Submitted to: Book Chapter
Publication Type: Book / Chapter
Publication Acceptance Date: December 9, 2002
Publication Date: January 2, 2004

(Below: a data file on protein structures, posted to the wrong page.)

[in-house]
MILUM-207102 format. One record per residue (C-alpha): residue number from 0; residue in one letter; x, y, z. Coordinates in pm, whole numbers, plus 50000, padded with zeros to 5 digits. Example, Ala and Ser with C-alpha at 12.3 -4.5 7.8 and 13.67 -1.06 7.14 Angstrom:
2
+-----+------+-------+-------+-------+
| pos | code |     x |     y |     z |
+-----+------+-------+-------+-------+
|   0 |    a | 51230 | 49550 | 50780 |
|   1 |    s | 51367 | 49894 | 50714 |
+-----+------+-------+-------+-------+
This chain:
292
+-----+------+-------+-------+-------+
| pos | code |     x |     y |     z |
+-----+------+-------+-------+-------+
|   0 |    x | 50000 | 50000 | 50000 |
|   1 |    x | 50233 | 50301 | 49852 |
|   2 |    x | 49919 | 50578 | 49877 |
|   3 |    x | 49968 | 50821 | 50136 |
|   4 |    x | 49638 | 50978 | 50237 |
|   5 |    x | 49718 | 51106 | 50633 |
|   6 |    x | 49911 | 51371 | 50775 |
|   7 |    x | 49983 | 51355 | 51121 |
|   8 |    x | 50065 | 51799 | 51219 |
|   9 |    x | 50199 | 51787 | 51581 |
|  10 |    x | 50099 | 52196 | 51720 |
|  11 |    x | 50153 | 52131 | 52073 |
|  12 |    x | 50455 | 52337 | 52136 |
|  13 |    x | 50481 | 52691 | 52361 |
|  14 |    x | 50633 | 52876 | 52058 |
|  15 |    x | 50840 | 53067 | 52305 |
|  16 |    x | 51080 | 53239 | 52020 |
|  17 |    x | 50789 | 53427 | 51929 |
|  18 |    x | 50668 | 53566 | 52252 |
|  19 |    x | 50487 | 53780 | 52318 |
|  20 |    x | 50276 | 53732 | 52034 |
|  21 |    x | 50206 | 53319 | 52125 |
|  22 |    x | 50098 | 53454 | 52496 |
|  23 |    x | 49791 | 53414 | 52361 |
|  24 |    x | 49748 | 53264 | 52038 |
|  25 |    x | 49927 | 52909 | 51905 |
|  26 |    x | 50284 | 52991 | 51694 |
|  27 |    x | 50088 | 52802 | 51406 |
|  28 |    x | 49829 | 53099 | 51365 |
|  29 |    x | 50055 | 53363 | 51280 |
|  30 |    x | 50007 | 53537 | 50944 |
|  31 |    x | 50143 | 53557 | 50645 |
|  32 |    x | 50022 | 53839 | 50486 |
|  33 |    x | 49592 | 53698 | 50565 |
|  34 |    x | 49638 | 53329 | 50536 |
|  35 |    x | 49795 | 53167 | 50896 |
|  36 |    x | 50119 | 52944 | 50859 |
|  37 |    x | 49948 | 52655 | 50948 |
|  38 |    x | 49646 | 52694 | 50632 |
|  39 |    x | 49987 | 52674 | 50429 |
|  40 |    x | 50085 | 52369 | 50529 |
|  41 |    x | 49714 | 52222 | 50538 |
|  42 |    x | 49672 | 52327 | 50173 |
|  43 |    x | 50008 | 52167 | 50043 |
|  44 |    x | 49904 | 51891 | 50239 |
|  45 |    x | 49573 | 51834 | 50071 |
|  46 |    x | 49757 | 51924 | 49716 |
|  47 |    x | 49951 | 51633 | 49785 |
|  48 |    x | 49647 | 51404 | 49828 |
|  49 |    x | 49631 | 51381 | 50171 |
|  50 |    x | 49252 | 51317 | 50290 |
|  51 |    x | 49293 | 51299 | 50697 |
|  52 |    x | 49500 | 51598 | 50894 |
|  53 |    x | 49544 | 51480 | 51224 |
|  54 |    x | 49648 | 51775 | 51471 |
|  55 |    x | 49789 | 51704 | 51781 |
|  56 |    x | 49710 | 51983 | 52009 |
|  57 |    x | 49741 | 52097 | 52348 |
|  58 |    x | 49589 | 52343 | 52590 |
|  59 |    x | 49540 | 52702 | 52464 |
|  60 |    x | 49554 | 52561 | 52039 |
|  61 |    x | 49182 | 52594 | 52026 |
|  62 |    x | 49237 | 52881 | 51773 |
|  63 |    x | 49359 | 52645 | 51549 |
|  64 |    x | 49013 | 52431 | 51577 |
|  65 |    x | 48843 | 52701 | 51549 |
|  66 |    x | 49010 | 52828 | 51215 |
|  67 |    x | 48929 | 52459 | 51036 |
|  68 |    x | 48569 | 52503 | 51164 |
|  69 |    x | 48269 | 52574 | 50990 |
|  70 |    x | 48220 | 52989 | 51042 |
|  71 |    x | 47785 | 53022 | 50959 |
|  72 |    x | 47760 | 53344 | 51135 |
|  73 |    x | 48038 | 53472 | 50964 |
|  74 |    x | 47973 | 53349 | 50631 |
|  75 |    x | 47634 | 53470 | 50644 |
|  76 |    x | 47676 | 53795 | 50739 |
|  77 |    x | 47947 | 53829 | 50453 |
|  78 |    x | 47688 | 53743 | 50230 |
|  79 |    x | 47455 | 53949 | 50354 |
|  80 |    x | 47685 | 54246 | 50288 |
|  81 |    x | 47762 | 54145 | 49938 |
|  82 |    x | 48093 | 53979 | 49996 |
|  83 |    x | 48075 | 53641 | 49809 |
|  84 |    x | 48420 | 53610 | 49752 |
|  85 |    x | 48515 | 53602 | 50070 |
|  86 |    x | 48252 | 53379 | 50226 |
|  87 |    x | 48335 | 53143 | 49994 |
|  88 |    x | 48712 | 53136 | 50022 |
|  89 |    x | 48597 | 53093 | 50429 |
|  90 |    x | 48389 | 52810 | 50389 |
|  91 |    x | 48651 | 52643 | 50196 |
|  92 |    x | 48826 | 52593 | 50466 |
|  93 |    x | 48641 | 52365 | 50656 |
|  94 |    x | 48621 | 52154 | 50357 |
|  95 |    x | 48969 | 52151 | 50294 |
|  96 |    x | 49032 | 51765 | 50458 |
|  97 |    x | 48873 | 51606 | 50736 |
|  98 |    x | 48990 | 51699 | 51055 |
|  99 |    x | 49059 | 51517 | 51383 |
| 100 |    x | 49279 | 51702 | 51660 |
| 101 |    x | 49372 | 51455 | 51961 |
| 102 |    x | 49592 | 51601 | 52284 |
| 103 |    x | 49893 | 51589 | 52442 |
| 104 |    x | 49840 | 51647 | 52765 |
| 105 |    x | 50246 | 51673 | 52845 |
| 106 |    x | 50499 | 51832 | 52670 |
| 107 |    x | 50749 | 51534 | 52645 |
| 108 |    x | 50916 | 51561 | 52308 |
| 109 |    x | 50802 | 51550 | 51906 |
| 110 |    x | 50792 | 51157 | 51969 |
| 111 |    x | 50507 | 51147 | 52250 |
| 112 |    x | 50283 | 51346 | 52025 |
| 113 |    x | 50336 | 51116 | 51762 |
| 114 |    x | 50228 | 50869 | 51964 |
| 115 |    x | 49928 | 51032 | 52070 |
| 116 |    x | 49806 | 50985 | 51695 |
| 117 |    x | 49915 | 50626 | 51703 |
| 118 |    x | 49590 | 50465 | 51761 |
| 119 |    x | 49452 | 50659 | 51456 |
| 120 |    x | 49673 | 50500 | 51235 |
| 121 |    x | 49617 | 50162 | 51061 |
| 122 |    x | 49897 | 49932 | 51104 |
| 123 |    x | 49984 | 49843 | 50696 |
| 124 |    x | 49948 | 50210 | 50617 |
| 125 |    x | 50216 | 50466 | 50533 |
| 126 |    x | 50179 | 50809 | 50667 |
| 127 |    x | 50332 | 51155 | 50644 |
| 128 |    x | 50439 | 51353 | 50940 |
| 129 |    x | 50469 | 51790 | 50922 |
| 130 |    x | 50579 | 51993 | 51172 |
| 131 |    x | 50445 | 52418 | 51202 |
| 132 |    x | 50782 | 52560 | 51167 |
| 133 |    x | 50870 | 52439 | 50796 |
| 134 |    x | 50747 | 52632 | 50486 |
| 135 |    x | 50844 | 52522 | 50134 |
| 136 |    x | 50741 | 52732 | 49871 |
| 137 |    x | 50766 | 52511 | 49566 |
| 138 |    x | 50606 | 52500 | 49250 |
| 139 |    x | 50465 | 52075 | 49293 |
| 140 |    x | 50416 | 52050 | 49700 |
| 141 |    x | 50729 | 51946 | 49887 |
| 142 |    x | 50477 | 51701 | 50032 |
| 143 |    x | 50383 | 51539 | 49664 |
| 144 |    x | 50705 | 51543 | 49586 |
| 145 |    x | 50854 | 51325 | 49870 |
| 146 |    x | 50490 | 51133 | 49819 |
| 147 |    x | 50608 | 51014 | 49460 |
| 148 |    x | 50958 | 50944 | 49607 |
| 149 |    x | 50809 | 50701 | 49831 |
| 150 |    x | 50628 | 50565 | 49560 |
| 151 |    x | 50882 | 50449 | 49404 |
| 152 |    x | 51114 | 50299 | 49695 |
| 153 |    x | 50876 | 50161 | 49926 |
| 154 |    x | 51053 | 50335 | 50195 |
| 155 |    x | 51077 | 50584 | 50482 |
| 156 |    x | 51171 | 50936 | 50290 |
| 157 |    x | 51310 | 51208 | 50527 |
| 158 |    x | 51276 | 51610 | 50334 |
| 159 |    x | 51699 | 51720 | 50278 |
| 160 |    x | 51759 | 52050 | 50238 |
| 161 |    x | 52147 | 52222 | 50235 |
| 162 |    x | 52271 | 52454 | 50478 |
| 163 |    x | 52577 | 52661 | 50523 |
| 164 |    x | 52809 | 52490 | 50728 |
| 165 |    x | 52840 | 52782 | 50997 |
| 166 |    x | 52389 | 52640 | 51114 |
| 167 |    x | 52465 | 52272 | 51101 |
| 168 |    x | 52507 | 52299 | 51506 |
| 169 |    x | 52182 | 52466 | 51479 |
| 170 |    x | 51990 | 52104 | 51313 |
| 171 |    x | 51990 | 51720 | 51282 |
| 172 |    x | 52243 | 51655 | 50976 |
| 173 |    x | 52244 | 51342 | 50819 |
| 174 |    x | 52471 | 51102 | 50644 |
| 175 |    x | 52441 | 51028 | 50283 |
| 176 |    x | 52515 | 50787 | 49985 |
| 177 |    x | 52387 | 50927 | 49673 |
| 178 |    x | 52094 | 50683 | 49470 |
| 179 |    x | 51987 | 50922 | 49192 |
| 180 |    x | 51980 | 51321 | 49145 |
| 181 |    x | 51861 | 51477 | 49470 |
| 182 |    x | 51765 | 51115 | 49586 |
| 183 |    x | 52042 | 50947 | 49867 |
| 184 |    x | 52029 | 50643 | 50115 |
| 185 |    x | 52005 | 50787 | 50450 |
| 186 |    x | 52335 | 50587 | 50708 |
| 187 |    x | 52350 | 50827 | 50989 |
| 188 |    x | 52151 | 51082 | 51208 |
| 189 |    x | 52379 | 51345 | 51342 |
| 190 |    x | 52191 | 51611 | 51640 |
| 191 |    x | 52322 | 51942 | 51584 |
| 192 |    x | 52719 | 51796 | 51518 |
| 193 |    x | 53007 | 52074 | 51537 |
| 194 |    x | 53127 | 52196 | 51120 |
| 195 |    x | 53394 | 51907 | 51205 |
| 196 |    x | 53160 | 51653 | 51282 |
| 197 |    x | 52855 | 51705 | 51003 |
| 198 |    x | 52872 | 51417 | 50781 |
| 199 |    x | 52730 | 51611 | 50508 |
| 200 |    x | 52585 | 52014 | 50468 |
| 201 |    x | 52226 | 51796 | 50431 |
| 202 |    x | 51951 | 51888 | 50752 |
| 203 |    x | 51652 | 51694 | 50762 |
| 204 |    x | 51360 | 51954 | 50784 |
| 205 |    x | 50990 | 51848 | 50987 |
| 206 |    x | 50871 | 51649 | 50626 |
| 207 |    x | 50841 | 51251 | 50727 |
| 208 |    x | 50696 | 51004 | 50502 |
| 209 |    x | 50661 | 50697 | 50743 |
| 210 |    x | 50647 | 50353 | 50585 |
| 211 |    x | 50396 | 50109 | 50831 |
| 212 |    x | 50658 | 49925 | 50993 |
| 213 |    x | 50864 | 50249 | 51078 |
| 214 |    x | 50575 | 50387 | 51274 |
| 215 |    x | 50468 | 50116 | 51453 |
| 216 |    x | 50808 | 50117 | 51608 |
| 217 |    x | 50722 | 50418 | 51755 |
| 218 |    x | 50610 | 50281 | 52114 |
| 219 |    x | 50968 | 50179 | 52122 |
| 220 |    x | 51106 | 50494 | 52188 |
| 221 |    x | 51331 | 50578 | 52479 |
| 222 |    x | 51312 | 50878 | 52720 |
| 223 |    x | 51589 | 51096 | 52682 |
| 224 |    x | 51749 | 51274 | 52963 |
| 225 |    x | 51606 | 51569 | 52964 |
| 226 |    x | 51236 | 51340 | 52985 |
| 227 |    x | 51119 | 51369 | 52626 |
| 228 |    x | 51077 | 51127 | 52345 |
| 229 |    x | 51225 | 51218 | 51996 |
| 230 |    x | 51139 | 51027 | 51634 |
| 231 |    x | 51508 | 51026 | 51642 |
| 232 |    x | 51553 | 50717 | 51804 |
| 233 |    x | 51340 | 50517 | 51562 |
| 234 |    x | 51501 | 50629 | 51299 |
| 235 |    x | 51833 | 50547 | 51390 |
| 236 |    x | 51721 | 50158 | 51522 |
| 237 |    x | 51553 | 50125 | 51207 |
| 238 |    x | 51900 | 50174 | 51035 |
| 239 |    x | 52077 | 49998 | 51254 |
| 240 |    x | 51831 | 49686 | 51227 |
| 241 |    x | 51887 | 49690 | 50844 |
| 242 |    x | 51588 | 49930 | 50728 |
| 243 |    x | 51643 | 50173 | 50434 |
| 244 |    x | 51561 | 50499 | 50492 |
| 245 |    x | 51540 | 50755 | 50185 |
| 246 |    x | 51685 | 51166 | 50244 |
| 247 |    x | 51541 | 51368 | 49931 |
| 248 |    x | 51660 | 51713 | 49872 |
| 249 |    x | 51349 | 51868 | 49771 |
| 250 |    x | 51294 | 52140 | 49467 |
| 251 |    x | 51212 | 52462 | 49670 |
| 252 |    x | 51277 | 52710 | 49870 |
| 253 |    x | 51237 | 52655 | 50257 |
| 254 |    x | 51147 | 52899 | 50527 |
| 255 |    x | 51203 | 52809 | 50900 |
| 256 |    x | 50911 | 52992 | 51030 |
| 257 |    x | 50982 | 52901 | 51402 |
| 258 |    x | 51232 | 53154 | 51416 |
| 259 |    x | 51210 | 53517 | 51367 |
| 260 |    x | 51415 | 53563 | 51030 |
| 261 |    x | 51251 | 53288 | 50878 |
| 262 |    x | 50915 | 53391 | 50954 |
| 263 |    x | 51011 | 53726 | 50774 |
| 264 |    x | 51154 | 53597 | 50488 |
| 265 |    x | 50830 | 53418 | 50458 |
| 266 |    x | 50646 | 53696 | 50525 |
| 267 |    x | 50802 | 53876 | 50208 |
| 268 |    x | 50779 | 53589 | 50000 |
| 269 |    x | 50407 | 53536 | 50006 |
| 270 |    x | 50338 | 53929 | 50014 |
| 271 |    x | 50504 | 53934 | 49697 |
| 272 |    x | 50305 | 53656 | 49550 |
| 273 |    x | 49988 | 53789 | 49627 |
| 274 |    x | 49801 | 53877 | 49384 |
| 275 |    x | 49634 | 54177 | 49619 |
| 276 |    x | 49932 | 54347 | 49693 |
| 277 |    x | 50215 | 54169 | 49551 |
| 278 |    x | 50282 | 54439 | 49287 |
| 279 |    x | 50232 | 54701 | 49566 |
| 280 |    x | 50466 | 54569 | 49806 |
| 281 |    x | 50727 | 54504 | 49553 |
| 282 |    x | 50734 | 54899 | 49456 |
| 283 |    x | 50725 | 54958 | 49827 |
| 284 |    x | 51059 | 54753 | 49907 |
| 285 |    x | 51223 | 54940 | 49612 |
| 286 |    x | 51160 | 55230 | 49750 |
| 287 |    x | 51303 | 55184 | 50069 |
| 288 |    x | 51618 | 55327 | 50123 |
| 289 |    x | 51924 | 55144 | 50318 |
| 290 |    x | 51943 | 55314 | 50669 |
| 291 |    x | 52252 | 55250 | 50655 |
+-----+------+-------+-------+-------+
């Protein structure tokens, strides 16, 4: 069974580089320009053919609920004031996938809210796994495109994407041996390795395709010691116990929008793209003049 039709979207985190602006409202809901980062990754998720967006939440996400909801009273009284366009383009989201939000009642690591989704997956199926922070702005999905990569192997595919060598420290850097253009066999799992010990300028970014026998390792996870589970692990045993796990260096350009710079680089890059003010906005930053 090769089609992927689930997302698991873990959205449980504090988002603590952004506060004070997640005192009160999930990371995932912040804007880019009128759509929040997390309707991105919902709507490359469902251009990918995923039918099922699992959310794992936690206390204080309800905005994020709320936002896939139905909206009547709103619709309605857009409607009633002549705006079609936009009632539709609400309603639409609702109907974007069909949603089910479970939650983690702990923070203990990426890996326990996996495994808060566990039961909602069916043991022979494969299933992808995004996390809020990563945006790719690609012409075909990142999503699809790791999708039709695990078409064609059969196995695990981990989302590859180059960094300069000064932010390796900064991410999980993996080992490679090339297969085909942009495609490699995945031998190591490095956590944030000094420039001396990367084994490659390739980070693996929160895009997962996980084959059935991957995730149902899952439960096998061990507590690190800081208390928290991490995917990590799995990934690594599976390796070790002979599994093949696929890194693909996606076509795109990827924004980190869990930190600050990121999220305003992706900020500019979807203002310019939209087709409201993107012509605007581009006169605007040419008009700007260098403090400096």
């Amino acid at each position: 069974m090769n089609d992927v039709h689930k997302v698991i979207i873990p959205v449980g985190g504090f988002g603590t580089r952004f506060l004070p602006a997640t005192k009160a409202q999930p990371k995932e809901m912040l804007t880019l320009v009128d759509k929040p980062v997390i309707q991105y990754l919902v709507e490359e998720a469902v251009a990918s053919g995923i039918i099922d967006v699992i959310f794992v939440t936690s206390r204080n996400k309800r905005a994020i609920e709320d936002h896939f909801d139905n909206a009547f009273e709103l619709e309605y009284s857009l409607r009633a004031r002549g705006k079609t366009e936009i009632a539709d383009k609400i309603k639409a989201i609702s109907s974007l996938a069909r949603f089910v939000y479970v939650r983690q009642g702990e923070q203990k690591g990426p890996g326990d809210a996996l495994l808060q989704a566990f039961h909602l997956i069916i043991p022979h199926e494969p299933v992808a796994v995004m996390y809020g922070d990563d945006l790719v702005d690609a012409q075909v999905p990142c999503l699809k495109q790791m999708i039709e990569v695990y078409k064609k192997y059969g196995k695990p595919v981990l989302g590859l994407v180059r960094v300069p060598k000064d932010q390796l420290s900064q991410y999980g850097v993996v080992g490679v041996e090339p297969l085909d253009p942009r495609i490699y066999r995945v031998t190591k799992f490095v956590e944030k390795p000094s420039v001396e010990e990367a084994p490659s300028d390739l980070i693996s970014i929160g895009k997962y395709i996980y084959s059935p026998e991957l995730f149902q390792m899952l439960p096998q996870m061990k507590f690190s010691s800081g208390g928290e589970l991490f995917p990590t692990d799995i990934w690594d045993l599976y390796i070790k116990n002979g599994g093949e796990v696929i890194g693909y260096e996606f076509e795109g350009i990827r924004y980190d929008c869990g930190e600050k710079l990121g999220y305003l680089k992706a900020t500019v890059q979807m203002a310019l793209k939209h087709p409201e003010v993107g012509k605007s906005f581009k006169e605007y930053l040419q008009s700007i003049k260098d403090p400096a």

Citation: KARLEN, D.L., WIENHOLD, B.J., ANDREWS, S.S. SOIL QUALITY, FERTILITY, AND HEALTH - HISTORICAL CONTEXT, STATUS, AND PERSPECTIVES. SCHJONNING, S., ELMHOLT, S., CHRISTENSEN, B.T., EDITORS. CAB INTERNATIONAL, CAMBRIDGE, MA. MANAGING SOIL QUALITY: CHALLENGES IN MODERN AGRICULTURE; CHAPTER 2. 2004. P. 17-33. Technical Abstract: This chapter reviews the history of soil quality, examines its relationship to soil fertility, productivity, and management, and discusses its use to ensure the sustainability of modern agricultural practices. Internationally, the concept has been equated with soil fertility, productivity, management, and land capability classes. Our position is that soil quality is not "an end in itself" but rather a science-based tool that can be very useful for guiding soil management decisions by identifying both indicator and management thresholds and using them to determine the sustainability of various practices. For many land uses, a minimum data set (MDS) consisting of physical (e.g. aggregate stability, bulk density), chemical (e.g. pH, organic carbon, total N, EC, phosphorus) and biological (e.g. potentially mineralizable N, microbial biomass) indicators will provide sufficient information to evaluate the sustainability of soil management decisions. To facilitate soil quality evaluations, we are developing a flexible framework beginning with management goals, critical soil functions associated with those goals, and appropriate scoring to interpret the indicator data. Indicator thresholds associated with the scoring functions are both soil- and site-specific because of differences associated with the inherent soil factors, climate differences, crops grown, and management goals. Management thresholds (e.g. response to tillage, fertilization, crop rotation, water management, etc.) would be more generic reflecting temporal trends associated with the indicators when used to evaluate the sustainability of alternative land uses and could be used for predictive purposes.